Once the economy started taking a dive, Acosta didn’t want to stick around to see his own demise. He changed his path and returned to school. While studying at Chaffey College and then the University of Redlands, he picked up a bartending gig to make some money on the side, a job that he did on and off while in the military. He finished his undergraduate in Business Administration with a minor in Graphic Information Systems in 2016.
Acosta finished his undergraduate degree and made the decision to attend graduate school. He was accepted into a graduate program at the University of Utah, so he and his family packed up their home in Redlands, CA to make the big move to Salt Lake City.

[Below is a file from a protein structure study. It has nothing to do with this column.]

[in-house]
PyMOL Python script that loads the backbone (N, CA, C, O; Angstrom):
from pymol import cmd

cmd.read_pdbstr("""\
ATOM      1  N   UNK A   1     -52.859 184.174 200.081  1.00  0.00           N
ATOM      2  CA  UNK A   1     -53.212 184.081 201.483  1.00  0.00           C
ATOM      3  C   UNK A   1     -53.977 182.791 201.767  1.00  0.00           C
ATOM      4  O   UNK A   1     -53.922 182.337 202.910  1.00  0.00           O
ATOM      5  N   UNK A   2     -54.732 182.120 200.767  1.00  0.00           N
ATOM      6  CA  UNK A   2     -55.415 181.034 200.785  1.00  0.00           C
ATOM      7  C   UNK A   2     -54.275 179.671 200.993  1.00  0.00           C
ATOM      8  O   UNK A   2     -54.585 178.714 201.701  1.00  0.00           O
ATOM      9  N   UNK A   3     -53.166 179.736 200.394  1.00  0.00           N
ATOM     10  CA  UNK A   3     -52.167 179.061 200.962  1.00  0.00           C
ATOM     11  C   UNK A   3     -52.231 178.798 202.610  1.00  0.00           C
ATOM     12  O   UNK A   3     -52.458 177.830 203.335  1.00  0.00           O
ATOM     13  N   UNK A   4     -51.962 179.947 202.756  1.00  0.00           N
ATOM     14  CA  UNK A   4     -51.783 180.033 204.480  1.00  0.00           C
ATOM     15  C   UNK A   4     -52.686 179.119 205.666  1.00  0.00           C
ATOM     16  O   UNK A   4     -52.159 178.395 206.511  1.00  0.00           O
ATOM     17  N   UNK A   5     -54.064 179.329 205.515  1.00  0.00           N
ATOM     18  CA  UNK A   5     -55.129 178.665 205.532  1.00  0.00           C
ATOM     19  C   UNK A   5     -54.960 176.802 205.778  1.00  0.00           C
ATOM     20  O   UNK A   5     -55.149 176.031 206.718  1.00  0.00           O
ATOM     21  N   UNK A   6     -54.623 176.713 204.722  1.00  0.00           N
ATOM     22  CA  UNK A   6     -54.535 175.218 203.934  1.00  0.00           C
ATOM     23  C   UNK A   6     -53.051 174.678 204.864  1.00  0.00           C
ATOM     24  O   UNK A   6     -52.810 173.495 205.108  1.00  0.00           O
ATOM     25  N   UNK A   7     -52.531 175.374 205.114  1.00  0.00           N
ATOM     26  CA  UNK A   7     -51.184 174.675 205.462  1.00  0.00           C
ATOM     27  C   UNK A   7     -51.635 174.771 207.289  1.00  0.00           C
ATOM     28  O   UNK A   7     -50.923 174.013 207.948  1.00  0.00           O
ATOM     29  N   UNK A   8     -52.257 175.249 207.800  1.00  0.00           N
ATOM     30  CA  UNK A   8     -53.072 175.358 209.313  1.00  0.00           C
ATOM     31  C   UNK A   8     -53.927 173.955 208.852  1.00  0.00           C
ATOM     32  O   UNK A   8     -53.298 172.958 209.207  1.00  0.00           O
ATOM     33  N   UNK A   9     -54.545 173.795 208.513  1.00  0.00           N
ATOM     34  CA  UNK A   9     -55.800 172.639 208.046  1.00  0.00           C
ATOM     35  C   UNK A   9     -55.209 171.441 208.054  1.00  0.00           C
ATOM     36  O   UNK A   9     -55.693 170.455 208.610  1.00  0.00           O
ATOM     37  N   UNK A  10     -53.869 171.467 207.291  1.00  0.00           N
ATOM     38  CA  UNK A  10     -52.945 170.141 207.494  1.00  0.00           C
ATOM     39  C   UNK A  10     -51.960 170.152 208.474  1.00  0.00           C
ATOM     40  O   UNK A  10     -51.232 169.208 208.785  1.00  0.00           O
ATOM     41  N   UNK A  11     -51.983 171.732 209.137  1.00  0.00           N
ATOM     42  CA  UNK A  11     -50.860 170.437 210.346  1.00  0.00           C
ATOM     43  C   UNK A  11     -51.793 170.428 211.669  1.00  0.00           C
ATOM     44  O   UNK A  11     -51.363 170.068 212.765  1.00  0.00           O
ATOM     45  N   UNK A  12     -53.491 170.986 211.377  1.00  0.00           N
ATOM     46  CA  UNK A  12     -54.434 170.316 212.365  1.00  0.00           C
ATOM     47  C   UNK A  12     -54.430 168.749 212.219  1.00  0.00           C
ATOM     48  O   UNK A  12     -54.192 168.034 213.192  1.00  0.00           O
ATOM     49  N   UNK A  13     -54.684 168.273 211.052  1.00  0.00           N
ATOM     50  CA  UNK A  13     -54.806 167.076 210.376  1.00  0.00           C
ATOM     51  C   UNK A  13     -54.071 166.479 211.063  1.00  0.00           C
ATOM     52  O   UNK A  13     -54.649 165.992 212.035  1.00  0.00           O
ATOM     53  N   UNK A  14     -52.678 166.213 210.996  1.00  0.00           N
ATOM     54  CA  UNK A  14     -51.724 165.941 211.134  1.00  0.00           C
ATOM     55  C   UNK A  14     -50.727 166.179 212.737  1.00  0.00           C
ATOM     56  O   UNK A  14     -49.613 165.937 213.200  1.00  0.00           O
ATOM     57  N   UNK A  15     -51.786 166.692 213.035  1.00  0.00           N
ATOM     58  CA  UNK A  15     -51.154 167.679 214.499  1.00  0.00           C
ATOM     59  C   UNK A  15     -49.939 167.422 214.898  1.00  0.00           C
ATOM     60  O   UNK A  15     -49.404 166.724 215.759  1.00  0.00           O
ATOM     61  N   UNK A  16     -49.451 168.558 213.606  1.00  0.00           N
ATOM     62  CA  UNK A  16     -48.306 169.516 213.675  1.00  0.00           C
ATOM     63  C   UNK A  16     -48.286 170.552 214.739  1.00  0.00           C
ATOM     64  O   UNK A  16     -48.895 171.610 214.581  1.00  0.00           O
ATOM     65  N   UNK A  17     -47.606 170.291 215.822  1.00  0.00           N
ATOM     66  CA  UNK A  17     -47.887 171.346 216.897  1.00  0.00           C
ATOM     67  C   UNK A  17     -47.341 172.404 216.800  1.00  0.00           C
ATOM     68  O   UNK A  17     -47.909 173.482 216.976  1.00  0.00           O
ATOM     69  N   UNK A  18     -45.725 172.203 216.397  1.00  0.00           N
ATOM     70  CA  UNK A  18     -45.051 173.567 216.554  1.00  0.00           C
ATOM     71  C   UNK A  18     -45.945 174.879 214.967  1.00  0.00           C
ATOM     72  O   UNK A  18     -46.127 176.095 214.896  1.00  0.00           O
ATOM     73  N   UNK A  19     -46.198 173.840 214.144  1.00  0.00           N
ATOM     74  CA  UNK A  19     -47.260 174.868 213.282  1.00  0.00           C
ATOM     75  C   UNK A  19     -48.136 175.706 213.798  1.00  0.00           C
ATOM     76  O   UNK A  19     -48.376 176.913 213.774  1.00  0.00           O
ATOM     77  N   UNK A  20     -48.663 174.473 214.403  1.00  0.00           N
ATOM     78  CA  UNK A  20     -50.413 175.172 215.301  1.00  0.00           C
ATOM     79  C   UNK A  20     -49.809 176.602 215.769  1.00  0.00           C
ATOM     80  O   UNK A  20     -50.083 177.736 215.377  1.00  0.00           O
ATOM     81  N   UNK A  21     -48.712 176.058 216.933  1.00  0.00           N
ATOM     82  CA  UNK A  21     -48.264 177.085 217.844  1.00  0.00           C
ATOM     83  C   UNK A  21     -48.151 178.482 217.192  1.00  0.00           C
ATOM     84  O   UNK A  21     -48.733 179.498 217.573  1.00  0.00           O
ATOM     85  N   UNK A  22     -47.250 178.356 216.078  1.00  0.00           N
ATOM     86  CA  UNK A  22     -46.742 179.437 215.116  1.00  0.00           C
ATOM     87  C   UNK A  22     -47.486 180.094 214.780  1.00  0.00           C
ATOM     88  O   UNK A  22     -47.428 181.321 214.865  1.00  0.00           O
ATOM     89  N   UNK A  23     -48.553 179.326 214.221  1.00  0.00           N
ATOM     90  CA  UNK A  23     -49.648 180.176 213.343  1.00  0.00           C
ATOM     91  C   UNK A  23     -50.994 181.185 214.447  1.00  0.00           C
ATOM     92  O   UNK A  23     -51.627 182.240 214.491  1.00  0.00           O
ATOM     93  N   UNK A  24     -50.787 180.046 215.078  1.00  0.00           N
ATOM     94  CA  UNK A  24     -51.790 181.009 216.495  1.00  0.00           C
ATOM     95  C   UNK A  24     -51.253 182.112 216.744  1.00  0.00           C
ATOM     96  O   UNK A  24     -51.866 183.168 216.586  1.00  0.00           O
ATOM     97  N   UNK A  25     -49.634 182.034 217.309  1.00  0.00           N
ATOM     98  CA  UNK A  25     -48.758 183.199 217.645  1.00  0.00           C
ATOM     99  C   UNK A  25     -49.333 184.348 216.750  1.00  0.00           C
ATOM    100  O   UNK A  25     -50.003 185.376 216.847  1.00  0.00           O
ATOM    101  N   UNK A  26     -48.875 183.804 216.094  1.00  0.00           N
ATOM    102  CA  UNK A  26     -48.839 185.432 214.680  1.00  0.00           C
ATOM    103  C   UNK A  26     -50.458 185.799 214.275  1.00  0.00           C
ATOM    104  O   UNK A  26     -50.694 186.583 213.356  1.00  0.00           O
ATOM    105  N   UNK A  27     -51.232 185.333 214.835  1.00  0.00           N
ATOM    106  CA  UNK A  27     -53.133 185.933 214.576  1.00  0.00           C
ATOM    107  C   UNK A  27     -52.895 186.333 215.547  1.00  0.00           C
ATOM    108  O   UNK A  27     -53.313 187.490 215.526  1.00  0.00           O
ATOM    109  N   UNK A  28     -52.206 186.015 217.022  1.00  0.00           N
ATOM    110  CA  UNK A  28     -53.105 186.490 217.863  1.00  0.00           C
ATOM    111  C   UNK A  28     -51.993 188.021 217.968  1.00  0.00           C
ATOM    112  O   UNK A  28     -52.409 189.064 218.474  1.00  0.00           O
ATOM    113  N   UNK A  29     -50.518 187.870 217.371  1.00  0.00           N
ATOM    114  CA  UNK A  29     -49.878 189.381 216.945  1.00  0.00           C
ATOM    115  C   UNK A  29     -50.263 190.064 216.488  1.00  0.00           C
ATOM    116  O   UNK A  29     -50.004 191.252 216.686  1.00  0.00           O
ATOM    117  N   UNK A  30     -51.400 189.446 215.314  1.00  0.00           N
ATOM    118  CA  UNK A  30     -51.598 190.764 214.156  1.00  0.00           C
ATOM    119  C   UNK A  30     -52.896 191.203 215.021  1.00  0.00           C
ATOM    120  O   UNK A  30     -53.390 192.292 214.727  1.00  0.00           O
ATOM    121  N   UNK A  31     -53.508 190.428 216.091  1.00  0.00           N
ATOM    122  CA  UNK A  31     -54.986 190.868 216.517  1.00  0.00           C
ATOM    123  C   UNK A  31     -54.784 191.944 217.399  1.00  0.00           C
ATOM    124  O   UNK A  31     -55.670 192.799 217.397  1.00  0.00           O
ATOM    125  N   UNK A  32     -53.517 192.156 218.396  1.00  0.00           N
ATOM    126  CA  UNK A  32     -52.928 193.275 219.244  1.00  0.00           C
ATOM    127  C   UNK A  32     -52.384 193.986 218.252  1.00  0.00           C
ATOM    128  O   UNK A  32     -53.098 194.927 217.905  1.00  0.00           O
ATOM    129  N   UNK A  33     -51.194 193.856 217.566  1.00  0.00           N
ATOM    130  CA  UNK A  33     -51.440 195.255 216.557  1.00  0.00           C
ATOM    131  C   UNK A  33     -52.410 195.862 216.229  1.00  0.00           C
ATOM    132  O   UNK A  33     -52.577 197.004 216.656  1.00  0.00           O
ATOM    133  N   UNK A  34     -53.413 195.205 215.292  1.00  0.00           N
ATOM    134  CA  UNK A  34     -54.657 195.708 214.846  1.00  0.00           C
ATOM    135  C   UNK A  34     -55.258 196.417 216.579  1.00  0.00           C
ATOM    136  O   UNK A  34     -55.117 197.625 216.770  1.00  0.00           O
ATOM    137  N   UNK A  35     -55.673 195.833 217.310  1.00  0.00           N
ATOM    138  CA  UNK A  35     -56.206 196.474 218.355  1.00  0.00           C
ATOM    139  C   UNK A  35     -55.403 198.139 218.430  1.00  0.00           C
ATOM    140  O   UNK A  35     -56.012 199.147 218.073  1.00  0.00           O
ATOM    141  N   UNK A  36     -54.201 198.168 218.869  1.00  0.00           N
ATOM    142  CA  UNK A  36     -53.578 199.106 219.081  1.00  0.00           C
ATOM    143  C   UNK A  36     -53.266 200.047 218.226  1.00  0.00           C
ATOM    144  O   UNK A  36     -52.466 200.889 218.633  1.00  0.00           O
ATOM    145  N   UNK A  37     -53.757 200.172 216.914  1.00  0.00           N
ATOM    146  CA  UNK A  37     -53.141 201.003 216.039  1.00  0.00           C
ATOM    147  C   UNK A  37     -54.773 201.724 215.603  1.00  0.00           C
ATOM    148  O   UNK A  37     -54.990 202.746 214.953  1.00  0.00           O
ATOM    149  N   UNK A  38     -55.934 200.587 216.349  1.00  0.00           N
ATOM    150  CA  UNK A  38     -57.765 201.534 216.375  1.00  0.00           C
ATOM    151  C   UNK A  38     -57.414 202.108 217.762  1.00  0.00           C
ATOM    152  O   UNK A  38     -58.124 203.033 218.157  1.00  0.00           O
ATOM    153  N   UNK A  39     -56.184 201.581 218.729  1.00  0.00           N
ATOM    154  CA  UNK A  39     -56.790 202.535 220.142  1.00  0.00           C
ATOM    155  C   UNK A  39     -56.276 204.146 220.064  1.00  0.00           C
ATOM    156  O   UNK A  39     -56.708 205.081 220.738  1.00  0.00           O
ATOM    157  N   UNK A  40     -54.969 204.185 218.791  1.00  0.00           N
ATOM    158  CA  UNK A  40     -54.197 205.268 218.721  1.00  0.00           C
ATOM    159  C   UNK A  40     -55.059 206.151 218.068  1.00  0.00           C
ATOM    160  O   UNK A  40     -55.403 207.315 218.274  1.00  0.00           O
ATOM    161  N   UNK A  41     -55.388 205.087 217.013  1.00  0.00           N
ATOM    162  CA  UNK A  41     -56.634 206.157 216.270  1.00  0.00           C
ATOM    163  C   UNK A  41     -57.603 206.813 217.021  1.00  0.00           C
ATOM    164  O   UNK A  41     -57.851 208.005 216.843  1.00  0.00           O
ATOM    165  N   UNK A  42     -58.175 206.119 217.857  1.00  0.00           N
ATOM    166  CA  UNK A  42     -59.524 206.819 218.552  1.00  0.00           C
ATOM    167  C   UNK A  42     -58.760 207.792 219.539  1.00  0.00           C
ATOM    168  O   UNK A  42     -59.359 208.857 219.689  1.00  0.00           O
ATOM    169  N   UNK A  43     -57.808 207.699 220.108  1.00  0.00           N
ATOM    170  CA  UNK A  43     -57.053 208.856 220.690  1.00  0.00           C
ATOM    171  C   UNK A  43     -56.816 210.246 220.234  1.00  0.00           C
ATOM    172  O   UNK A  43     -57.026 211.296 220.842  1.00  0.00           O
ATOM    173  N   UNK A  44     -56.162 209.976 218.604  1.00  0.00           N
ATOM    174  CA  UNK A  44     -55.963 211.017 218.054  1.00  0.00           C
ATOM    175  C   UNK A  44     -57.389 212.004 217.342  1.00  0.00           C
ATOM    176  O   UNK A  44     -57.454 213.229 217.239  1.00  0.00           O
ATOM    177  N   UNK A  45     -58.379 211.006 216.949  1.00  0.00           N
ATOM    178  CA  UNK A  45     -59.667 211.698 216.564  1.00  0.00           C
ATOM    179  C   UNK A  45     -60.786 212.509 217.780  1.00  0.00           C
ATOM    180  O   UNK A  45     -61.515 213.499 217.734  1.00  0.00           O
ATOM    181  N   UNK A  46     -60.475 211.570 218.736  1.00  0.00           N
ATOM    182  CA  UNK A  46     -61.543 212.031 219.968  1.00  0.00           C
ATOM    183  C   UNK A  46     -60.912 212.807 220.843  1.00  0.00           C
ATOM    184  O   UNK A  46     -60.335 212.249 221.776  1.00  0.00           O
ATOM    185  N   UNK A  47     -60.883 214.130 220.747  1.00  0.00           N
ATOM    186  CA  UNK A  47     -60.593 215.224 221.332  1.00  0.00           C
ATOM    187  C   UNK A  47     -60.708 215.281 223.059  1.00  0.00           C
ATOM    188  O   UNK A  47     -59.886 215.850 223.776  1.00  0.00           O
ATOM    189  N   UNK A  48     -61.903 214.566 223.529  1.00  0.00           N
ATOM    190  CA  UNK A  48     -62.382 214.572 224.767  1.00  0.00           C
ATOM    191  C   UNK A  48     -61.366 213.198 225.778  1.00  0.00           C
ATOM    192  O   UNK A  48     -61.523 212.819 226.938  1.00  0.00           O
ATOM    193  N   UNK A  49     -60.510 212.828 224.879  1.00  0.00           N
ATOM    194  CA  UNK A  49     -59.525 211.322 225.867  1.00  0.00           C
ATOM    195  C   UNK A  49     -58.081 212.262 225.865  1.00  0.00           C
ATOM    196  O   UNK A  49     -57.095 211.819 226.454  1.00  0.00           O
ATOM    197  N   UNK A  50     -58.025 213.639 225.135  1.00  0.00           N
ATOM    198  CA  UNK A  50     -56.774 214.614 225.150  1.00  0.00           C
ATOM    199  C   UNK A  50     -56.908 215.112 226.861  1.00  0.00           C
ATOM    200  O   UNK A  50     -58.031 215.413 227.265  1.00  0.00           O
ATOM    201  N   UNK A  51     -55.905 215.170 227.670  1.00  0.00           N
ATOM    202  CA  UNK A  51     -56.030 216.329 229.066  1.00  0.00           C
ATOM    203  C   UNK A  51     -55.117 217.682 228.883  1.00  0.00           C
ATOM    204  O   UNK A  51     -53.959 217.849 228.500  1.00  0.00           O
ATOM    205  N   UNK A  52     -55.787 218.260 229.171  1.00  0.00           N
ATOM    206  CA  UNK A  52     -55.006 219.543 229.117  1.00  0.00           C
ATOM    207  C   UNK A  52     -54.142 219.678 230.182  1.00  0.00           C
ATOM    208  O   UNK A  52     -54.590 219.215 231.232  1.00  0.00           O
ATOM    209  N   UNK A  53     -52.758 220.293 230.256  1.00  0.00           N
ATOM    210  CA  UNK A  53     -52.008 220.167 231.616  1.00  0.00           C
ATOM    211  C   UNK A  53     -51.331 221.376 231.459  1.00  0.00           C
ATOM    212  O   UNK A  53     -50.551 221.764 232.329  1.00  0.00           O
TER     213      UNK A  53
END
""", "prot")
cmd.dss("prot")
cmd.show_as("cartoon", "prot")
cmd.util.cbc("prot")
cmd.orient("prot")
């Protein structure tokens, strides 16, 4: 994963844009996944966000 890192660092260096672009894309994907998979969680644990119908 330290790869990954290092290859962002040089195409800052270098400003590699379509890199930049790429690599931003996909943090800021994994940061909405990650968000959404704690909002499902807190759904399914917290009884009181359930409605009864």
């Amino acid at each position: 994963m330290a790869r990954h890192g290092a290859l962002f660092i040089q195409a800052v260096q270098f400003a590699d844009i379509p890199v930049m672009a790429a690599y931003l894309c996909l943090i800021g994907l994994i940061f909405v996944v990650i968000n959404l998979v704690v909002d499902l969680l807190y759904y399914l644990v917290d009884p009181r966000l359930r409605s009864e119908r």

Only he wasn’t going to get his graduate in business administration or GIS — he would be studying Information Systems.
“Information Systems had always appealed to me,” Acosta said. “I decided to give something else a try.”
He planned out his life so that he could support his family for a year without a job and got to work on his graduate degree. Throughout his studies, Acosta took every opportunity he could to attend information sessions and seminars in order to learn more and explore career options. It would be through these functions that Acosta would discover his current path.
“A speaker from Simplus came to campus during one of these sessions to talk about the company,” Acosta said. “He was so passionate in the way he spoke about the company and its culture — something that was absolutely absent in my last career.” Acosta eagerly approached the speaker after his presentation.